New Zealand producer Ant Timpson has debuted his first directorial effort with black comedy/thriller, Come to Daddy. The film was due to be released globally in theatres this year. However, due to the lockdown laws in place forcing the closure of theatres the world over, Come to Daddy has been released via video on demand through various platforms.
Norval Greenwood (Elijah Wood), a spoilt hipster from Los Angeles, has not seen his father since he was a child. In the film’s opening, Norval receives a letter from his father, requesting a visit at his Oregon home. Norval journeys from the city to a stunning but very isolated clifftop house overlooking the sea. When he arrives, there is an awkwardness with his father that Norval finds unsettling. There are some traits in his father that Norval sees in himself making him determined to impress him and show that he has succeeded in life even without his father’s presence.
Despite Norval’s efforts, things go from bad to worse. After a series of unexpected surprises and twists, we find Norval once again trying to get to know a man he has never known. From here, screenwriter Toby Harvard introduces a completely unexpected and ingenious twist that demands a silencing of further plot revelations.
Suffice to say Norval’s challenge to know more about his father is particularly acute as he learns more about his father’s shady past and struggles to reconcile his desire to connect and help him against his own sensibilities and sense of what is morally right. While it is clear Norval has some serious daddy issues which have influenced his life thus far, he is also torn in the decision to help his father at whatever moral cost and the results of his naivety in trying to do so provide the crux of the humour in this film.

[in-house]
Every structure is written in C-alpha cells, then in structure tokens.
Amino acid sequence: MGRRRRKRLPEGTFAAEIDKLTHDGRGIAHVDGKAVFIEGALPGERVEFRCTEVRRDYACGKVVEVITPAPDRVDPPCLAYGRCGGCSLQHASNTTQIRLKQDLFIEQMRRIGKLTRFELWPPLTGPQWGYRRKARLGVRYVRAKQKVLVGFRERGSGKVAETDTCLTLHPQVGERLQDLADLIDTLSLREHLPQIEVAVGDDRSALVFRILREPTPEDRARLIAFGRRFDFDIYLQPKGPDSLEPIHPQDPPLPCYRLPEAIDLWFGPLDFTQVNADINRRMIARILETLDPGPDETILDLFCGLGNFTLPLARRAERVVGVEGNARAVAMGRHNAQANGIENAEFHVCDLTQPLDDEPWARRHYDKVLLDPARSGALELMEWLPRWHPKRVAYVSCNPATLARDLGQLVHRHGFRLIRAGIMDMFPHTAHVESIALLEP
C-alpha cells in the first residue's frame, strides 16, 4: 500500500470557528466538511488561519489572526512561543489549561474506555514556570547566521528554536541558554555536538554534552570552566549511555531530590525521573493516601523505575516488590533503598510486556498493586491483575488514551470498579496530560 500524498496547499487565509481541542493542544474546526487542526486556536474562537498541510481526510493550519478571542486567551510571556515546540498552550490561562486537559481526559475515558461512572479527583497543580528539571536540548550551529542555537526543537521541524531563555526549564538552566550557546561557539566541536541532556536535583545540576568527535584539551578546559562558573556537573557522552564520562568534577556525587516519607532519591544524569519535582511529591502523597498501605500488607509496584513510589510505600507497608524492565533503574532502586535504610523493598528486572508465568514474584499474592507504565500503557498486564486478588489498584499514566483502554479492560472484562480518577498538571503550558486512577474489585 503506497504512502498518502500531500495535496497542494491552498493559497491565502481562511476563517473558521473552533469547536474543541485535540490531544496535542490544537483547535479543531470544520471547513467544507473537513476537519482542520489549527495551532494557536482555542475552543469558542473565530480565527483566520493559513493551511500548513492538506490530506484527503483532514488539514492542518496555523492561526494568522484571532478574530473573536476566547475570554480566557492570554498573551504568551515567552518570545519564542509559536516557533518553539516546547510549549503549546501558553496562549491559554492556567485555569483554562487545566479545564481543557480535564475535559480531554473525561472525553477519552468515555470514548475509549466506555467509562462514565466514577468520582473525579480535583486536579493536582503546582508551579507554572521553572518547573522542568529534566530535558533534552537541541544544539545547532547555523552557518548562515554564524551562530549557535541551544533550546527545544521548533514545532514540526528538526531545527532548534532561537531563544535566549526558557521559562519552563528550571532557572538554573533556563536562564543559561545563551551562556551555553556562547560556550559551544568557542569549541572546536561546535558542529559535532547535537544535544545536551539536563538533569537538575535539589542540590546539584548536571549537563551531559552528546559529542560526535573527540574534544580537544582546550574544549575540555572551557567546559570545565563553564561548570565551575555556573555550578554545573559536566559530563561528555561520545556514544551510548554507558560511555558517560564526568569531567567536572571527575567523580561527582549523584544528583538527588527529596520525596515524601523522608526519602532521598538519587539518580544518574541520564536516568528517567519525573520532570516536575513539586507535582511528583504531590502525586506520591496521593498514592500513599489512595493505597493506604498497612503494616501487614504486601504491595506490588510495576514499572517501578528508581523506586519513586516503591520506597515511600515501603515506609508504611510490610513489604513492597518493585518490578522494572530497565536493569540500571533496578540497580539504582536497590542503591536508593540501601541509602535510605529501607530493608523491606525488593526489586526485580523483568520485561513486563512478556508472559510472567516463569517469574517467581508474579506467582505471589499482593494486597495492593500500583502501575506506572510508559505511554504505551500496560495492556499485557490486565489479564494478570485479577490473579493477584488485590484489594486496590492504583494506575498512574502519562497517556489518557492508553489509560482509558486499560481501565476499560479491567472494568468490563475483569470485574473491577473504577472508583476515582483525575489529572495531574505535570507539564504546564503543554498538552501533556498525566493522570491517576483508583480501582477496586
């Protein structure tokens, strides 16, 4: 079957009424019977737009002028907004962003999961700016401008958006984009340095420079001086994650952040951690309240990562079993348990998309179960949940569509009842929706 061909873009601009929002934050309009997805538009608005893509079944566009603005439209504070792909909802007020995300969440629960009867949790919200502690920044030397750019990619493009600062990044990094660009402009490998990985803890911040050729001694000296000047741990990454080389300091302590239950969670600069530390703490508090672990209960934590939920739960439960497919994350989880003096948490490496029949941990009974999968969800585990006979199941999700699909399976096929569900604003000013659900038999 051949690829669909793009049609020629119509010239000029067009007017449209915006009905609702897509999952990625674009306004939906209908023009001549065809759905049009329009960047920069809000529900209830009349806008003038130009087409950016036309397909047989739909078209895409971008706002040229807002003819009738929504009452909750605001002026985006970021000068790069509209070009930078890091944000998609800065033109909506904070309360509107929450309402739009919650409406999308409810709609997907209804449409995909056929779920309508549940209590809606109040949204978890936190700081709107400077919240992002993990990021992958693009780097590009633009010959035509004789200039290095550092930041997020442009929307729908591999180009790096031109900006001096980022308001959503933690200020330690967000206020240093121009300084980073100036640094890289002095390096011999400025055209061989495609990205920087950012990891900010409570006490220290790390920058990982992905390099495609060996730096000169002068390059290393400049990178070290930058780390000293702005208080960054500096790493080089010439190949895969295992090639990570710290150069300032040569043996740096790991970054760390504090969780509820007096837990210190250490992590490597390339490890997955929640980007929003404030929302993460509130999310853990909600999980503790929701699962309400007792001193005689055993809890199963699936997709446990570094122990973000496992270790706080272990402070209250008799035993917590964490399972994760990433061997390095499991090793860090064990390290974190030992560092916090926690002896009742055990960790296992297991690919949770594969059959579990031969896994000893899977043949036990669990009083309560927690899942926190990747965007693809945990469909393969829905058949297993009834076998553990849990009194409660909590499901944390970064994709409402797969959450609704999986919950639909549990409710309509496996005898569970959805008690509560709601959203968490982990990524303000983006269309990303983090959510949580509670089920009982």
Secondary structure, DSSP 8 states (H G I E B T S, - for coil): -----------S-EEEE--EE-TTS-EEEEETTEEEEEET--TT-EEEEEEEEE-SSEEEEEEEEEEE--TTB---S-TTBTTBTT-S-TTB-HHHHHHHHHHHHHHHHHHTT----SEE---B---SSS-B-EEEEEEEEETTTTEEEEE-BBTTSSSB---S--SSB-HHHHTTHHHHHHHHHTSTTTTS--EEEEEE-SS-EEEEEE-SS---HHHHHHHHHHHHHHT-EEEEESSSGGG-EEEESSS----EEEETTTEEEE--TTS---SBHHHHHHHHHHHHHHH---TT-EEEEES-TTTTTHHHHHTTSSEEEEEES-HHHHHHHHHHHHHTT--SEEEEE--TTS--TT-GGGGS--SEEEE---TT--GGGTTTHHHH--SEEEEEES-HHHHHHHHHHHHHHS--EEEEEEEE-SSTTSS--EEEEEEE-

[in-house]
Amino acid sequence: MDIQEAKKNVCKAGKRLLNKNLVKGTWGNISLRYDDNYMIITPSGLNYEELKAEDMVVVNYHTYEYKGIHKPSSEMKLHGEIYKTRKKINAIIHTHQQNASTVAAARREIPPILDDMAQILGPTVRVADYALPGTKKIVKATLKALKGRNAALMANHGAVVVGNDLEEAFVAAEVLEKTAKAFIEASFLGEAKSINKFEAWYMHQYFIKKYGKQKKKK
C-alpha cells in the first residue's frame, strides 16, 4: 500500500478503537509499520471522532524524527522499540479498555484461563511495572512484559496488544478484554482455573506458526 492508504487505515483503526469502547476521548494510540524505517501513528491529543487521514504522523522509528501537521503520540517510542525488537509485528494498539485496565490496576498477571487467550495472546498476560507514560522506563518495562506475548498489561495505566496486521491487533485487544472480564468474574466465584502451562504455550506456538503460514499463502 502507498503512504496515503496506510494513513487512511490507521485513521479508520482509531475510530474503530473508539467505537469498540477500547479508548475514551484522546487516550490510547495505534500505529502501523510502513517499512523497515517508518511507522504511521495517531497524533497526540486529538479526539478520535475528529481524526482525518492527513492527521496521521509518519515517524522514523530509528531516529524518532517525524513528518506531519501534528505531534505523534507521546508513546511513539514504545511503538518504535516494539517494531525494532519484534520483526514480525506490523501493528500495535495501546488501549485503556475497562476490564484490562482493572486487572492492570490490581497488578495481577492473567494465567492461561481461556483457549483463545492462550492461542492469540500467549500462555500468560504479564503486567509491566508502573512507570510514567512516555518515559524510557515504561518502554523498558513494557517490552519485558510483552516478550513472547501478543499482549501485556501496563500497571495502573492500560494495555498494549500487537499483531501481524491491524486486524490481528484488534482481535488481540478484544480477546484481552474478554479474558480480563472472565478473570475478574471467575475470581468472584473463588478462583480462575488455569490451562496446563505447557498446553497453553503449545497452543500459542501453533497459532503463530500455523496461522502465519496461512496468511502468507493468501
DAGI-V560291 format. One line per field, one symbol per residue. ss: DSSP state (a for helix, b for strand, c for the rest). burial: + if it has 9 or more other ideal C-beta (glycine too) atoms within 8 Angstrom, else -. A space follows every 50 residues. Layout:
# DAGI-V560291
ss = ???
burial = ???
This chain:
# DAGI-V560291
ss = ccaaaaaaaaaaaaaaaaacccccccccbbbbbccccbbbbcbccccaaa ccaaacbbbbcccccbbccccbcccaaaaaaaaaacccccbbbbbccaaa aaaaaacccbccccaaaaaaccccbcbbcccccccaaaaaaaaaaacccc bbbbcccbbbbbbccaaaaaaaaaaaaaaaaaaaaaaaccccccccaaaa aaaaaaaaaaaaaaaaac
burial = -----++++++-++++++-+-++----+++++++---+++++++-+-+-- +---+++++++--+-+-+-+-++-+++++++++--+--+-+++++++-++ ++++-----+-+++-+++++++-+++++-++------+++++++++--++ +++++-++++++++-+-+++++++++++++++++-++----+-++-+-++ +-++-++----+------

Harvard’s plot twist flips this film towards a completely different direction. This change in course allows for Norval, whose character Timpson describes in his own words as being “entitled” and a “douche”, to be broken down through the course of the film. The journey to Norval’s basest of existence is at times a bloody one, largely a result of his own foibles and misfortunes. But one can’t help but feel empathy for him as he is determined to do right by his father and mother and save his family from dangerous criminals.
Wood depicts his Norval character in textbook fashion using his unique physical attributes (those wide eyes we are all familiar with from his Lord of the Rings days) to his advantage in portraying Norval’s shock, disbelief and fear throughout the film. It allows for the empathy and even likeability for his character to be retained despite some questionable moral choices.
There is much that Timpson is parodying in this film which is designed to make you question or laugh at human relationships – the bond between father and son being the most obvious. We are also challenged by our western attitudes towards death and dealing with grief and the crazy and illogical notions humans associate with such themes when faced with them.
Finally, Timpson unashamedly uses garish and sometimes stomach-churning scenes to emphasise both the desperation and the moral fragility of the human spirit. It’s not a film for the faint hearted and yet a treat for fans of the black comedy genre. At a punchy 93 minutes long, a lot is achieved in a small amount of time and it results in a satisfying and entertaining look through Timpson’s strange and unique lens on life.
Come to Daddy is available now on Video on Demand via platforms such as iTunes, GooglePlay, Telstra, Fetch and Vimeo on Demand.
Review by Aziz Abbas
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